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“People who say it cannot be done should not interrupt those who are doing it.”

Unknown author

A scene all too familiar to fans of science fiction movies is a mad scientist working on a project that society would see as unethical. He or she usually is successful, only to unleash a series of events that the symbolic hero of the film must counter or destroy.  The lesson conveyed to an audience? Well, fear of taking curiosity and exploration too far.

There are many ethical questions we are going to face in the near future in regards to the science of genetic engineering.  As we advance in our knowledge of how DNA operates, what genetic combinations give us specific personality traits, intelligence, aptitudes and physical abilities we will also be able to manipulate those blueprints.  It is safe to say that we are nearing the end of regular man-meets-woman, they form a relationship, have sex and create a child based on a random pairing of a particular egg and sperm cell.  In the future conception will be conducted in the laboratory, with nothing left to chance. Designing our children will be the next step of the industrial revolution in which we use tools to determine who our children will be and what traits they will possess.

I deal with this issue in my new book “Destiny of Our Past,” (follow link here: http://amzn.to/2jzfyNE) a science fiction detective thriller set in the age of Noah. And no, it is not a book in which Noah is an interacting character, rather he is a scientist who is known to people in the society for rejecting the extent people have used genetic engineering to create what some might consider a dystopian world, while others would see it as utopian. Longevity is measured in centuries, not decades, one can mix human and animal DNA to create hybrids or chimeras, agricultural production insures all people have ample food and nobody lives in poverty. However, due to these advances the ruling elite bloodlines have established a police state that has all the trappings of democracy…but is anything but.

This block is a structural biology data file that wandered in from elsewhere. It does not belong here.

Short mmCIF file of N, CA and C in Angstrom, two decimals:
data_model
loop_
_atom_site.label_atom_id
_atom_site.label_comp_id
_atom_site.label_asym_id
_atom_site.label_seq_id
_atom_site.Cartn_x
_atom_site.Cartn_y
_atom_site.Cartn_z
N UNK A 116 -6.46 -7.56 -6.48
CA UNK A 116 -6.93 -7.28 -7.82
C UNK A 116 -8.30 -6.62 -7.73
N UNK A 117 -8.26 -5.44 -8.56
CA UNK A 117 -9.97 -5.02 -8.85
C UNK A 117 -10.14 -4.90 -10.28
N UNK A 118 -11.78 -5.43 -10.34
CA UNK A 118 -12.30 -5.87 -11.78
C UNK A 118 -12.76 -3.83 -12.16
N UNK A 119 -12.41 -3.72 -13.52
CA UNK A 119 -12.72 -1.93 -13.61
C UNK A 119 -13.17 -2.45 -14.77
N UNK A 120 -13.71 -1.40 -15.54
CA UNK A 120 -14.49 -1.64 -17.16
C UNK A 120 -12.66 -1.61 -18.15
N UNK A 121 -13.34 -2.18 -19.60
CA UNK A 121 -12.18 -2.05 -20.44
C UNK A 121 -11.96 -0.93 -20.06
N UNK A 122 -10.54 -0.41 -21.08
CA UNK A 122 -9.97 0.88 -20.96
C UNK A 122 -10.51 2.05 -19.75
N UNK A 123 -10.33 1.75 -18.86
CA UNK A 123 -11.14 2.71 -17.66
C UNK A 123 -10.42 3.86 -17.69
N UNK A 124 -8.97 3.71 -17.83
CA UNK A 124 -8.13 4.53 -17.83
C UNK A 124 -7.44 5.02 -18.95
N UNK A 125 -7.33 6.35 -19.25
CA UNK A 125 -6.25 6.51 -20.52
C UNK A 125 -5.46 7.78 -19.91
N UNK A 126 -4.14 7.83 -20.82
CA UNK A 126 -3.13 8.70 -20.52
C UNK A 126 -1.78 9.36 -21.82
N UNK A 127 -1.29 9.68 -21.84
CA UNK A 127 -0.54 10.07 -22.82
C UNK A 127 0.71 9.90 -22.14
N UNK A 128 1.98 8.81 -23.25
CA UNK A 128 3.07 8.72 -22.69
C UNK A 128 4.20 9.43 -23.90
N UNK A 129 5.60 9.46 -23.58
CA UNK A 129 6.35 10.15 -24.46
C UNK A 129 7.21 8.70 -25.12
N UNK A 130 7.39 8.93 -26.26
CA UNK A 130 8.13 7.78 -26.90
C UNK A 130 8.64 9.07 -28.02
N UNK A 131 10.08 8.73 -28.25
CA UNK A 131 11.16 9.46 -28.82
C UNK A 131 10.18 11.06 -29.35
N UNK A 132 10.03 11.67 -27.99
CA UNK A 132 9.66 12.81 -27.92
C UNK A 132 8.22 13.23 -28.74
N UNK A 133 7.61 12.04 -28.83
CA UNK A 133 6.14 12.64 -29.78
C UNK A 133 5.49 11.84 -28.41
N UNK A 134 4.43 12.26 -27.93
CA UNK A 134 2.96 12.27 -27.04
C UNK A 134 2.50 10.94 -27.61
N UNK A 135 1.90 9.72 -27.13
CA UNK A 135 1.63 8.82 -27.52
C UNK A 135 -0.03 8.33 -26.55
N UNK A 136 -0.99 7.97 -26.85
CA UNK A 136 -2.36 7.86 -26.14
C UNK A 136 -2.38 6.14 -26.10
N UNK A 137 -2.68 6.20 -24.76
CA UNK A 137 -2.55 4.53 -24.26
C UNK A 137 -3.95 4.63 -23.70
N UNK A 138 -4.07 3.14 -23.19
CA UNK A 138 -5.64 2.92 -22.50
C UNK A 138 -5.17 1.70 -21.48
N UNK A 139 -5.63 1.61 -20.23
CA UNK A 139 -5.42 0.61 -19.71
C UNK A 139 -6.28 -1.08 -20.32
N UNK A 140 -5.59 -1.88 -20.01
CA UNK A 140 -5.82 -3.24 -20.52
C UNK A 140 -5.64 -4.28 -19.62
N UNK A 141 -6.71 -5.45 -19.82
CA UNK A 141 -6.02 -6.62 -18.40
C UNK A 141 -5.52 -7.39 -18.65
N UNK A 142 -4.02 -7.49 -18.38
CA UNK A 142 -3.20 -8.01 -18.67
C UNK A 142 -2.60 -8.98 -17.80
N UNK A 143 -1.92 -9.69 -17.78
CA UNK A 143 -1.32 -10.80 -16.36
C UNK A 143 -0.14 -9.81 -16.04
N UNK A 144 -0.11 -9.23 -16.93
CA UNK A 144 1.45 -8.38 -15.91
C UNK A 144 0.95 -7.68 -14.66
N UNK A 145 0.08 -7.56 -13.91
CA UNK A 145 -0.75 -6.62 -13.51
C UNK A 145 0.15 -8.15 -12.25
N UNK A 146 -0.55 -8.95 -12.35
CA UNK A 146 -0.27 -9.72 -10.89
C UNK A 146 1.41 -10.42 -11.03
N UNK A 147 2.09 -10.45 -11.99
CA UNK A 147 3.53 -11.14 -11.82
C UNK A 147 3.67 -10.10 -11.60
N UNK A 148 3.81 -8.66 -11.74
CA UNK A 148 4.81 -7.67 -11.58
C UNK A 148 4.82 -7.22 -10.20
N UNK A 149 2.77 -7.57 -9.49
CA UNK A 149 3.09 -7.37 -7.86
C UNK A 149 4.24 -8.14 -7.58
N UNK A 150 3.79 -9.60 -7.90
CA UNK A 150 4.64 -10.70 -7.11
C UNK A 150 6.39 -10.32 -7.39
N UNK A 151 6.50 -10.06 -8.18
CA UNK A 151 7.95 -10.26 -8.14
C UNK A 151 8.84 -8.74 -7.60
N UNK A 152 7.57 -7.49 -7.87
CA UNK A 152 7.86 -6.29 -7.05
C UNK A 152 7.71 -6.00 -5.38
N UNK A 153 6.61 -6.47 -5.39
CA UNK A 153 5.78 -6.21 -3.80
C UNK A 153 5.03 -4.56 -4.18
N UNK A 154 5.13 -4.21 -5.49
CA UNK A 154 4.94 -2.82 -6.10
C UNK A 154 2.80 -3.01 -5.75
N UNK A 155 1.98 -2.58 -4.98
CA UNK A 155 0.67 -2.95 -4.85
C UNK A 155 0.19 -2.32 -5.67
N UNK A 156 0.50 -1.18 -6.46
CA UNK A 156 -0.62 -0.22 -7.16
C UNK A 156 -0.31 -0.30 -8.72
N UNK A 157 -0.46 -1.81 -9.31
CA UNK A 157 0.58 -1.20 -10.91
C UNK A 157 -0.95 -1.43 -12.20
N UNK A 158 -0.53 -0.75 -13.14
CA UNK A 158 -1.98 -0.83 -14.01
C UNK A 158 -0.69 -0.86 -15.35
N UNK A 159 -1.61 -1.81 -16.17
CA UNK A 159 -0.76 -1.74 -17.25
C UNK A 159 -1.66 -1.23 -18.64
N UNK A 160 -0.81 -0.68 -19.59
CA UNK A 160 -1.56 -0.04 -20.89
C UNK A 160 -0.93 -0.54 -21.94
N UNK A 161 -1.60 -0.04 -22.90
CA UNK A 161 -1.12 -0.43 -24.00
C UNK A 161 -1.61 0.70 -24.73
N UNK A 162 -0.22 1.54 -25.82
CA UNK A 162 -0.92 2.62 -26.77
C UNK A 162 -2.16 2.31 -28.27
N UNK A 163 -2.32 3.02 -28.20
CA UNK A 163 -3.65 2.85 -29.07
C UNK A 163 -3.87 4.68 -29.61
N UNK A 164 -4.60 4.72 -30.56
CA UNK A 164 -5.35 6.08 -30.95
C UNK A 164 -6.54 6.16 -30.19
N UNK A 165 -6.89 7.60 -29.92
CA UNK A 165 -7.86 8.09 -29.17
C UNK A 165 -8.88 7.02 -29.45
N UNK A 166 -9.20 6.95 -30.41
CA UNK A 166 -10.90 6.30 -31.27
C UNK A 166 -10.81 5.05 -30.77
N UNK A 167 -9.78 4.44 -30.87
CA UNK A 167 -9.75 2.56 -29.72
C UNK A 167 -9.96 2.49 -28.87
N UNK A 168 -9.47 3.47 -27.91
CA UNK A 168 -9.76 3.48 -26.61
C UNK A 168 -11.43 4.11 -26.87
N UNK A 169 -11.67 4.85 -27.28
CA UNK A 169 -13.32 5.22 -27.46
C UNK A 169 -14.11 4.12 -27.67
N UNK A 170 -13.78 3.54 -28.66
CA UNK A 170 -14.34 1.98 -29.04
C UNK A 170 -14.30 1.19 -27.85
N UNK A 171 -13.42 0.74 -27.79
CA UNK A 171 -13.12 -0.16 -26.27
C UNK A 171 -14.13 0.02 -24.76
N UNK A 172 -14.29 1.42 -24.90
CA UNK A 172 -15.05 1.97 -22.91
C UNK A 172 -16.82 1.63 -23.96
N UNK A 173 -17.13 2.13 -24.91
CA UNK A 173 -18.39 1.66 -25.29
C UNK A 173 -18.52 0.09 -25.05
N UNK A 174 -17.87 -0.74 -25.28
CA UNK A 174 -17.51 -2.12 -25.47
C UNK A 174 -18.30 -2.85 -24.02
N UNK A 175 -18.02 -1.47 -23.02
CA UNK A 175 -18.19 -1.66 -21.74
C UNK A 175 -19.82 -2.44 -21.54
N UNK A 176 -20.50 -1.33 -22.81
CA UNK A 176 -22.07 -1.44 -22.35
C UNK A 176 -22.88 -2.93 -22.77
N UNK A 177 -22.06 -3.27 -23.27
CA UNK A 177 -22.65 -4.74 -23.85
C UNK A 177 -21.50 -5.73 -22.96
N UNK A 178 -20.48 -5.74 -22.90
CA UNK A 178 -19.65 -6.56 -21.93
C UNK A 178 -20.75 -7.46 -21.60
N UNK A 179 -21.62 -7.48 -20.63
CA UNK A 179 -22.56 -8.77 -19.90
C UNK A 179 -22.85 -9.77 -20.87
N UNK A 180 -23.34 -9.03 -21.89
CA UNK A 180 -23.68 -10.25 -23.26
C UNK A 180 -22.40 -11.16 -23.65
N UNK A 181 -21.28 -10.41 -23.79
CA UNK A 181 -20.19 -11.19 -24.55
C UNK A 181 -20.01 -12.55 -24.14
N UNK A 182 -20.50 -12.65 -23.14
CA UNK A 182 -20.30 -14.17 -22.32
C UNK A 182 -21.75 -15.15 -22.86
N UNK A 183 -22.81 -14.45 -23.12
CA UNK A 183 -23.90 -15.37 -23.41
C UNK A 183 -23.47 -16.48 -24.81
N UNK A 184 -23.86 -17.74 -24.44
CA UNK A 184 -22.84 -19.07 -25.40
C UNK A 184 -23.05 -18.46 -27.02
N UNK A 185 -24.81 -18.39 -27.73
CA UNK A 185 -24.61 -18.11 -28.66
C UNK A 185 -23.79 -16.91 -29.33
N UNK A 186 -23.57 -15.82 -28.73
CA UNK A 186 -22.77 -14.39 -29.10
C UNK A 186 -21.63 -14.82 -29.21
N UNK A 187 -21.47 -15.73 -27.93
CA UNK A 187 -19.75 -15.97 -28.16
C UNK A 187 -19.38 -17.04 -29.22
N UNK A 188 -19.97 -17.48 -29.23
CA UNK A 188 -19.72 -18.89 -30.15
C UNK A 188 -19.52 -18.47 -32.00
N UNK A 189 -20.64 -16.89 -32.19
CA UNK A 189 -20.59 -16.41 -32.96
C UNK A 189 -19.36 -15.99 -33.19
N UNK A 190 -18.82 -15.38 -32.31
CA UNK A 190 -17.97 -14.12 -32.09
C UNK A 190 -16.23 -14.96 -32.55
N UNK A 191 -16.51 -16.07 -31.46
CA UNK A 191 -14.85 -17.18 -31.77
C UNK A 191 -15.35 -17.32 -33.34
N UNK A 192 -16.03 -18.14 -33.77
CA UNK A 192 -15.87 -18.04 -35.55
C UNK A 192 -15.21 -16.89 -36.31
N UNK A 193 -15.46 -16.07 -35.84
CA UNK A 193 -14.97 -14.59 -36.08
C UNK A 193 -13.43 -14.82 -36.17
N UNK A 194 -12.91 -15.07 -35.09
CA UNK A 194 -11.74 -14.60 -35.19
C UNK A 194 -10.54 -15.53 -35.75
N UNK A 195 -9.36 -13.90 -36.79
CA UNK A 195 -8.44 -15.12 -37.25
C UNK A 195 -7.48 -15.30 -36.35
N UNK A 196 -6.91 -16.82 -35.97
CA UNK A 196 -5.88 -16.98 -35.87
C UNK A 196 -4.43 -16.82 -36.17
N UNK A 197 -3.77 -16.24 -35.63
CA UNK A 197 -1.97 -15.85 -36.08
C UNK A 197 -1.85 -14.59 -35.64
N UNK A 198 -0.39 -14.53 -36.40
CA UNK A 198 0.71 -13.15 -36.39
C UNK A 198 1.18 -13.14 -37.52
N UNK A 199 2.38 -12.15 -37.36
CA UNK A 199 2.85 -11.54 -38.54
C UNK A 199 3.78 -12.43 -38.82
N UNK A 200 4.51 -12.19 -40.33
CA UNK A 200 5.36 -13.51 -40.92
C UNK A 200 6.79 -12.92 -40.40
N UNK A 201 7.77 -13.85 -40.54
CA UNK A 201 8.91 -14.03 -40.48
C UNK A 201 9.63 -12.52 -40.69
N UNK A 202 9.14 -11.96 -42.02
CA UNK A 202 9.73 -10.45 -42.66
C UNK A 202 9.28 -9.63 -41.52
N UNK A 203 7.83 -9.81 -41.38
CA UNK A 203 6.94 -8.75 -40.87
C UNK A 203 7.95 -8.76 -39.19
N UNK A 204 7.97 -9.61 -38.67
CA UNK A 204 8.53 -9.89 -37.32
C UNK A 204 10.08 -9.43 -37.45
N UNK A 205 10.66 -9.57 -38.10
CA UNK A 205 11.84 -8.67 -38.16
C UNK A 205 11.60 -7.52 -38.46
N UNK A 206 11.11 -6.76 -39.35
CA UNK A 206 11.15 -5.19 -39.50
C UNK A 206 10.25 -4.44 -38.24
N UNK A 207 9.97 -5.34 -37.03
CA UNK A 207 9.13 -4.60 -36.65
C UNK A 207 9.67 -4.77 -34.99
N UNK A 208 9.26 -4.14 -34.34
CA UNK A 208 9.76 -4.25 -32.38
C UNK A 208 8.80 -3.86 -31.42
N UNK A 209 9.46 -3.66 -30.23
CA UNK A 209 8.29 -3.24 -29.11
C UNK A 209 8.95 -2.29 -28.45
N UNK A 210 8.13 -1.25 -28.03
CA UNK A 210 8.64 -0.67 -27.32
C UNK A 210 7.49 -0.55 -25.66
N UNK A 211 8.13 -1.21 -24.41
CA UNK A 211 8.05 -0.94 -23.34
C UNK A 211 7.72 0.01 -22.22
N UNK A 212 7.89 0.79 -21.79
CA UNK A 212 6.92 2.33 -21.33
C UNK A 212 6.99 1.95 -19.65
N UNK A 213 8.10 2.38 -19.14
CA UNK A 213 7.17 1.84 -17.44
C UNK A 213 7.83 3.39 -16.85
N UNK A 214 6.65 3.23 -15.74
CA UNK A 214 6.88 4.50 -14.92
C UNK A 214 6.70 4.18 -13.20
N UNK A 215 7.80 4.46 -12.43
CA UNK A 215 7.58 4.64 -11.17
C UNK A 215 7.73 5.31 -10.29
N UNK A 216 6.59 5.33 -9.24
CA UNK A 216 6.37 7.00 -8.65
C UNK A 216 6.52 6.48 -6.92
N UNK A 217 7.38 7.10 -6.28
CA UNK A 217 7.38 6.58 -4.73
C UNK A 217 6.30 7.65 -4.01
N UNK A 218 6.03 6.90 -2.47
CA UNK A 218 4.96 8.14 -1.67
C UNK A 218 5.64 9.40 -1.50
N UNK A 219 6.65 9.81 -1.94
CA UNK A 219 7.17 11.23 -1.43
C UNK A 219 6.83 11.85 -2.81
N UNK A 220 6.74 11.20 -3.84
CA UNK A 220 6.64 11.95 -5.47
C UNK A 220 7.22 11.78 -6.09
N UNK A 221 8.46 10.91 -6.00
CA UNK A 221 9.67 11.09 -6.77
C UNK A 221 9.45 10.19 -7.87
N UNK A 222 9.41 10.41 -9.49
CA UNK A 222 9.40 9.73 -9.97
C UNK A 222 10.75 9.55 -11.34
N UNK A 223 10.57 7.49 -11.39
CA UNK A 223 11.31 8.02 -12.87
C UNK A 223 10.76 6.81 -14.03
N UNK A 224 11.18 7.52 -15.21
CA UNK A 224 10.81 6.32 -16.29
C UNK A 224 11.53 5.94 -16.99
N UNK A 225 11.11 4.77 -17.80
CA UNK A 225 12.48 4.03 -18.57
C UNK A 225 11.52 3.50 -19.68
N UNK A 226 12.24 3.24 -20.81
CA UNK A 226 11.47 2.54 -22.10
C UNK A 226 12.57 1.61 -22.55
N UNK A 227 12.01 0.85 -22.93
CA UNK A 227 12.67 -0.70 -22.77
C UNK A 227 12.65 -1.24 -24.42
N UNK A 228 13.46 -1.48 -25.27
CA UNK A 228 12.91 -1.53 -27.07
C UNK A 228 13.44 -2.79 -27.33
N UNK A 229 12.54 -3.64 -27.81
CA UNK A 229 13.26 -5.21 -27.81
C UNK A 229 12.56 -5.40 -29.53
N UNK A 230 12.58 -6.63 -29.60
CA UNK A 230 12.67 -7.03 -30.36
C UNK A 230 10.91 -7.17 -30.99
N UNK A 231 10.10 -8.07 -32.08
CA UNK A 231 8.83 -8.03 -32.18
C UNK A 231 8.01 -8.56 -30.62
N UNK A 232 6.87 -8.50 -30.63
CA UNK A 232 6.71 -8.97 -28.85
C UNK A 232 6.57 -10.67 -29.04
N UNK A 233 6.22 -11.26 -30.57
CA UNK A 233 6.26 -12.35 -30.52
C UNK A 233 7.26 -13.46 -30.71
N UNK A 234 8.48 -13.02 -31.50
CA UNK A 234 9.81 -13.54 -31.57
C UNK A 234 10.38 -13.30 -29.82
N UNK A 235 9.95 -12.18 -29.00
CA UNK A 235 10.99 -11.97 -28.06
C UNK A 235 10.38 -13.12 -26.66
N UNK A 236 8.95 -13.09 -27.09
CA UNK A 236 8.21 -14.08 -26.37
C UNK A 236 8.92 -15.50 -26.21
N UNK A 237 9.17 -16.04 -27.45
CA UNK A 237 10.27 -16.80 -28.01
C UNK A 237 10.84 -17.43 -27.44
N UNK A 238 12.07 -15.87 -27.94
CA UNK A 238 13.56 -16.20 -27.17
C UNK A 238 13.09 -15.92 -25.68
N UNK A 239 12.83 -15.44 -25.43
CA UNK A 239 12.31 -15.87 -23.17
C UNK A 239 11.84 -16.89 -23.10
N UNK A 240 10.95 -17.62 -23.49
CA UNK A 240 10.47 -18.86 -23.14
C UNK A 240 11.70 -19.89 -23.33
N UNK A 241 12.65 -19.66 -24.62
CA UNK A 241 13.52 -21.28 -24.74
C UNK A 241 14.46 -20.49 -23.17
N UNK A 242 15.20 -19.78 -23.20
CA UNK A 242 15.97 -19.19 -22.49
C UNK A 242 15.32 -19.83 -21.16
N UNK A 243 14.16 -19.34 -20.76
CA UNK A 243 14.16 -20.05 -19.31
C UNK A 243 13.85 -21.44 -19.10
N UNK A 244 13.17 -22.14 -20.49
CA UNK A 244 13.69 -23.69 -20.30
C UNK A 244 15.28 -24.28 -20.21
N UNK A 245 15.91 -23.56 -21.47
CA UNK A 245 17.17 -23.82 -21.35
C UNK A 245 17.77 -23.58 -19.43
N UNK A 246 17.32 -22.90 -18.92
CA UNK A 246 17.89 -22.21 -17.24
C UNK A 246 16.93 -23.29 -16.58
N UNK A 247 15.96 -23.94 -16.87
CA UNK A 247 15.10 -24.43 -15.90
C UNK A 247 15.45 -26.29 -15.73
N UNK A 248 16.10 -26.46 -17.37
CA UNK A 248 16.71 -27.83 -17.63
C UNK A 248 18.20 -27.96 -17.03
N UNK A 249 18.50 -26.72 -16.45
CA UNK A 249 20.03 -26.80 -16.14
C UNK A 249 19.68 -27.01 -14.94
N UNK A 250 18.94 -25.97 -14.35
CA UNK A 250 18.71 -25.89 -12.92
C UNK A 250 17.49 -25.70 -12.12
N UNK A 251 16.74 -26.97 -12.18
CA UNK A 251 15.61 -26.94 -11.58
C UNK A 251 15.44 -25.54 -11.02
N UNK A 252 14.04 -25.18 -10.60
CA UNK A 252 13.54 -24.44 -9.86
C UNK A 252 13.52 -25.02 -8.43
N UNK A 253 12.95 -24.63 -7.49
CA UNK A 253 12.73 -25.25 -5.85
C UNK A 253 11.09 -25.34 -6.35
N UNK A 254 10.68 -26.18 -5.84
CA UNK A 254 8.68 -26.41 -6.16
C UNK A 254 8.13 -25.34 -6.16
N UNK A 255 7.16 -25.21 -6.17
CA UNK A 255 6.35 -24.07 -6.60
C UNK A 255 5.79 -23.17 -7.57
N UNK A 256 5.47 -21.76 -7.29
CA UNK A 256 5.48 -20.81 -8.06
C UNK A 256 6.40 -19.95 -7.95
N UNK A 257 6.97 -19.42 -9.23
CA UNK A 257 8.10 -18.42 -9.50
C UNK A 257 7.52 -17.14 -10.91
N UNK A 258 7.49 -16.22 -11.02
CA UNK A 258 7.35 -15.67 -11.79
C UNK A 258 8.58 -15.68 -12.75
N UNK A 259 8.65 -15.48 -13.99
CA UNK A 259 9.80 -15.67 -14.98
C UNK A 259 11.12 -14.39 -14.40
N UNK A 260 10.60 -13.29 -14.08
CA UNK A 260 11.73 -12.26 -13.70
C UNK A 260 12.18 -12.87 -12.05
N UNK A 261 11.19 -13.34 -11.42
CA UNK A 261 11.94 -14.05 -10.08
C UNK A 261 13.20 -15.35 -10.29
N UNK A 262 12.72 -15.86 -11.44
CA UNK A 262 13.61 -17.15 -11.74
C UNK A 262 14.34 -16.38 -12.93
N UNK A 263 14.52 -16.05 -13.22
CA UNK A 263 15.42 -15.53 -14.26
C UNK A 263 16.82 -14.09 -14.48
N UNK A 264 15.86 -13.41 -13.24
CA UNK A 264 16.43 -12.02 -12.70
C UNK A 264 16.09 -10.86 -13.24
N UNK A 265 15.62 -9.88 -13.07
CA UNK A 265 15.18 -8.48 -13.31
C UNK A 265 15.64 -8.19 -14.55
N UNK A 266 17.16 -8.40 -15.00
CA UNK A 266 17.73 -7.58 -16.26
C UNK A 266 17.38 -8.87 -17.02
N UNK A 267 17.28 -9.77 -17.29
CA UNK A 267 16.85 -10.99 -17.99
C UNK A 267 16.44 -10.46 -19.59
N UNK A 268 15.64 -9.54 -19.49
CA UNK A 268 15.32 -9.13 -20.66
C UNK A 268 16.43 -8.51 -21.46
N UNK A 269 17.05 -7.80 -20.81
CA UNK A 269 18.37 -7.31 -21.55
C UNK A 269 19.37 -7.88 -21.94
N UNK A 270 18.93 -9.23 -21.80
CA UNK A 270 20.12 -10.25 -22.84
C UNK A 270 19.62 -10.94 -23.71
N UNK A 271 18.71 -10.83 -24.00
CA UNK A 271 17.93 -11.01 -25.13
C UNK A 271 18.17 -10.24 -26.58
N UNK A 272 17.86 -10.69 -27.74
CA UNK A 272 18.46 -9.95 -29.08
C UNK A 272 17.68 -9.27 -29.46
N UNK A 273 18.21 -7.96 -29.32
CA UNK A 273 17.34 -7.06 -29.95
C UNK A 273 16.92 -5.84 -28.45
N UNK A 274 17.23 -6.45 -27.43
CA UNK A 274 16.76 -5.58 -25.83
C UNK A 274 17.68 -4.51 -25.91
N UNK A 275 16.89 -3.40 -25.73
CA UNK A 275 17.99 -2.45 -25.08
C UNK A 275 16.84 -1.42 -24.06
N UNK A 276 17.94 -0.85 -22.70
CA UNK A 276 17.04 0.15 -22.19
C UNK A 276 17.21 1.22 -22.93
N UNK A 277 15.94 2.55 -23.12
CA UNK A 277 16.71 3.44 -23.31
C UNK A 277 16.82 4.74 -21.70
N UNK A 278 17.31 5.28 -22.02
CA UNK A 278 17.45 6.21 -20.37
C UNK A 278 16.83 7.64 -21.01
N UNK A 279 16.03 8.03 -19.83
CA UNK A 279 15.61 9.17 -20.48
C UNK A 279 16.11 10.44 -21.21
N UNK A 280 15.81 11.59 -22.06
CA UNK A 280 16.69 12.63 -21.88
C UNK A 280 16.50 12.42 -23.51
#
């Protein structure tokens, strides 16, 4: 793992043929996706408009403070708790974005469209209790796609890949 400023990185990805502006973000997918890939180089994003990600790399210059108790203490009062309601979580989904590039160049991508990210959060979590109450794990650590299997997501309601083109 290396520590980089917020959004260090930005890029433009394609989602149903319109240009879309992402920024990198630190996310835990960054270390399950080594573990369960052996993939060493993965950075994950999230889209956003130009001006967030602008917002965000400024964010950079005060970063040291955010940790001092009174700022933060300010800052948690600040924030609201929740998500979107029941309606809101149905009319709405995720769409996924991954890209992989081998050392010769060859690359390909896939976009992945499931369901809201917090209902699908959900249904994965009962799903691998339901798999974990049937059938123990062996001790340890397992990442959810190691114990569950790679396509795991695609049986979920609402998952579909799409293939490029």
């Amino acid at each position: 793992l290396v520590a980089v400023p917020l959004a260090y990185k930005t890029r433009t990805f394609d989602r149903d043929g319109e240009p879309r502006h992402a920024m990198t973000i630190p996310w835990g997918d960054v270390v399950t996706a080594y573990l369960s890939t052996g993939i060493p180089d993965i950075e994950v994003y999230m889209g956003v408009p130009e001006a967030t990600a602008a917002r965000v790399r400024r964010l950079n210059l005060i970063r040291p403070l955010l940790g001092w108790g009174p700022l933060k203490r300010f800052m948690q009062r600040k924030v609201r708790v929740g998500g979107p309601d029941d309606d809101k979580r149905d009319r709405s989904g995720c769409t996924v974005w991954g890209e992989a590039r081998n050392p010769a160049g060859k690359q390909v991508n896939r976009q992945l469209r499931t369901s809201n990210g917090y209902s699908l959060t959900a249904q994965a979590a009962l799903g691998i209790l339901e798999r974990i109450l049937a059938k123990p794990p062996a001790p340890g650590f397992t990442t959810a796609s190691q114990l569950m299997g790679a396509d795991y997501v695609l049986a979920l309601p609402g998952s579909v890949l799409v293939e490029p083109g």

So how far would we take genetic engineering, and what would be the impacts on society?  Take for example two traits people admire, intelligence and beauty. If only 10% of couples chose to undertake designing their children with these attributes what would be the result? Well, those children as they grew up would be envied for their appearance as well as their success in academics and later in life. They would have incredible advantages, and others would decide that nature’s way of making babies was obsolete and decide designing their children was no longer a luxury, but a necessity. Then again, maybe we would see a eugenic division develop in society in which those who availed themselves of such technologies would become almost superhuman while those who either could not afford such technologies, or who had a philosophical objection to it, would be at a great disadvantage in the competition that is life.

And what of enhanced longevity?  Eventually we will be able to identify which genes are responsible for aging as we know it. The next step will be to either alter the actions of those genes or compensate for aging of the human body.  How would that change our entire social structure? Well, for one thing, and as envisioned in my book, the state might decide to regulate all reproduction so as not to create overpopulation. And if the government can decide when you can have a child, and how many, then they would likely control all other aspects of human life as well. Some would welcome this if prosperity were also and attribute of the society. Of course the elite would undoubtedly exempt themselves from the rules, as elite always do, but as long as the people enjoyed bread, circuses and seemingly endless youth I doubt many would object.

And lastly, what of crossing species? Some scientists have predicted that the future could see any of the mythical species of Greek or Sumerian lore actually be possible to create. Who would not be curious as to what it would be like to create a centaur or mermaid? Yeah, ethics…but wouldn’t our current views evolve over time as the possibilities of creation of new life could be endless? Scientists could make creation itself a new art form held back only by human ingenuity.  Oh wait, now we get to those interesting references to this sort of thing, found in the Book of Jasher, claiming this was the reason for the flood.  Maybe the idea of a science fiction novel set in those days is not so far-fetched after all?

The science of genetic engineering is advancing at a rapid rate and so the possibilities will indeed be limited only by what we know at different stages of the assentation to full mastery over the blueprints of life. What would humans do once they attained such abilities? Again, the possibilities will be infinite.